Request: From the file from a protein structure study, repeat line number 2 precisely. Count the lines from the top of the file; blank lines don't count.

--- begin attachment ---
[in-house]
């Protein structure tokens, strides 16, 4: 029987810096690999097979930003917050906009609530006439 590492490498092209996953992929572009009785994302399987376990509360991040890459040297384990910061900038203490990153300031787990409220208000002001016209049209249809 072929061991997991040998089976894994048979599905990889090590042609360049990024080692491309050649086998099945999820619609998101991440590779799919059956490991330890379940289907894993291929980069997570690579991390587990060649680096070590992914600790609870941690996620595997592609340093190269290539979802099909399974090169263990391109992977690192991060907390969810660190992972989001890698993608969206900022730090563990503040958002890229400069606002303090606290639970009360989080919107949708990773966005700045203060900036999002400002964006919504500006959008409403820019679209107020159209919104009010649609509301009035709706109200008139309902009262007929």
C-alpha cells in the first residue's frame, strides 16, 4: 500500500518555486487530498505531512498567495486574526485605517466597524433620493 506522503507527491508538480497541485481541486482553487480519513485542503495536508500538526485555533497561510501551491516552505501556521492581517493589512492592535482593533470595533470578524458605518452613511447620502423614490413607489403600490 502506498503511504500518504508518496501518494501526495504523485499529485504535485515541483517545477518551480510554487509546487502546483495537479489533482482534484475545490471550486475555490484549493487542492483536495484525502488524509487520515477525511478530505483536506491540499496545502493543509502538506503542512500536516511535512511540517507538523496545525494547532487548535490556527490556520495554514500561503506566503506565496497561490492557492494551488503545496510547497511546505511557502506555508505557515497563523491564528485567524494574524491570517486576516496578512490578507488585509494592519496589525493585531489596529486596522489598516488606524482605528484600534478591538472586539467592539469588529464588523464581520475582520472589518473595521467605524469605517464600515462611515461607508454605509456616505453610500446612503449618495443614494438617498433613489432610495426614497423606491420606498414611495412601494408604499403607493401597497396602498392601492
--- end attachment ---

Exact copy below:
């Protein structure tokens, strides 16, 4: 029987810096690999097979930003917050906009609530006439 590492490498092209996953992929572009009785994302399987376990509360991040890459040297384990910061900038203490990153300031787990409220208000002001016209049209249809 072929061991997991040998089976894994048979599905990889090590042609360049990024080692491309050649086998099945999820619609998101991440590779799919059956490991330890379940289907894993291929980069997570690579991390587990060649680096070590992914600790609870941690996620595997592609340093190269290539979802099909399974090169263990391109992977690192991060907390969810660190992972989001890698993608969206900022730090563990503040958002890229400069606002303090606290639970009360989080919107949708990773966005700045203060900036999002400002964006919504500006959008409403820019679209107020159209919104009010649609509301009035709706109200008139309902009262007929």